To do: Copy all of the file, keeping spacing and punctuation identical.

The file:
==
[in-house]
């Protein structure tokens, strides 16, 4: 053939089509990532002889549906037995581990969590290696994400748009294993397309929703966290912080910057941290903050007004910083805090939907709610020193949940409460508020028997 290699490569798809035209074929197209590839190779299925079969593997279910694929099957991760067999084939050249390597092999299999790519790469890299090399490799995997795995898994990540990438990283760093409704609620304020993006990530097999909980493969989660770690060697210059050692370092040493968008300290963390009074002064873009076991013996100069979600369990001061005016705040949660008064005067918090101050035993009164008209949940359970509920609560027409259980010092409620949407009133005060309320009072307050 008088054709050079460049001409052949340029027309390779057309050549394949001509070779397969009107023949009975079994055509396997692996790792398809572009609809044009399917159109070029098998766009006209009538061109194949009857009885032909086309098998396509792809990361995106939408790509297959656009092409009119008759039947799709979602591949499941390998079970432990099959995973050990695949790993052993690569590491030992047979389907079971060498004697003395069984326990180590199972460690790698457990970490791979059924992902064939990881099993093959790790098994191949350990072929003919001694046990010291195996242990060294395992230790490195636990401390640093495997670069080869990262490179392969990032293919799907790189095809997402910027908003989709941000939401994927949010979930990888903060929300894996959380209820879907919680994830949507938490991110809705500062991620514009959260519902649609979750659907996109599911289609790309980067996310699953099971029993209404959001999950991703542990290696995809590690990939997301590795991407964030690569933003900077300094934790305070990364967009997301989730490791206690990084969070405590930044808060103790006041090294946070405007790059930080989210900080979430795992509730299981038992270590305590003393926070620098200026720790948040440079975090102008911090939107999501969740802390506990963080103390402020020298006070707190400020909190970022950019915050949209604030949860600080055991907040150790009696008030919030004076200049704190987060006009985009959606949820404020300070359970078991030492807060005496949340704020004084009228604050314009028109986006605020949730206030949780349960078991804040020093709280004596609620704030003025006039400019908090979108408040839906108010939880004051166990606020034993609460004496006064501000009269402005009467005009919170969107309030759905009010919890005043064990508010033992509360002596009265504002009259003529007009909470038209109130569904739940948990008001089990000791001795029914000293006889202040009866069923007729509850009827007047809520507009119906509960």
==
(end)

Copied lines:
[in-house]
């Protein structure tokens, strides 16, 4: 053939089509990532002889549906037995581990969590290696994400748009294993397309929703966290912080910057941290903050007004910083805090939907709610020193949940409460508020028997 290699490569798809035209074929197209590839190779299925079969593997279910694929099957991760067999084939050249390597092999299999790519790469890299090399490799995997795995898994990540990438990283760093409704609620304020993006990530097999909980493969989660770690060697210059050692370092040493968008300290963390009074002064873009076991013996100069979600369990001061005016705040949660008064005067918090101050035993009164008209949940359970509920609560027409259980010092409620949407009133005060309320009072307050 008088054709050079460049001409052949340029027309390779057309050549394949001509070779397969009107023949009975079994055509396997692996790792398809572009609809044009399917159109070029098998766009006209009538061109194949009857009885032909086309098998396509792809990361995106939408790509297959656009092409009119008759039947799709979602591949499941390998079970432990099959995973050990695949790993052993690569590491030992047979389907079971060498004697003395069984326990180590199972460690790698457990970490791979059924992902064939990881099993093959790790098994191949350990072929003919001694046990010291195996242990060294395992230790490195636990401390640093495997670069080869990262490179392969990032293919799907790189095809997402910027908003989709941000939401994927949010979930990888903060929300894996959380209820879907919680994830949507938490991110809705500062991620514009959260519902649609979750659907996109599911289609790309980067996310699953099971029993209404959001999950991703542990290696995809590690990939997301590795991407964030690569933003900077300094934790305070990364967009997301989730490791206690990084969070405590930044808060103790006041090294946070405007790059930080989210900080979430795992509730299981038992270590305590003393926070620098200026720790948040440079975090102008911090939107999501969740802390506990963080103390402020020298006070707190400020909190970022950019915050949209604030949860600080055991907040150790009696008030919030004076200049704190987060006009985009959606949820404020300070359970078991030492807060005496949340704020004084009228604050314009028109986006605020949730206030949780349960078991804040020093709280004596609620704030003025006039400019908090979108408040839906108010939880004051166990606020034993609460004496006064501000009269402005009467005009919170969107309030759905009010919890005043064990508010033992509360002596009265504002009259003529007009909470038209109130569904739940948990008001089990000791001795029914000293006889202040009866069923007729509850009827007047809520507009119906509960």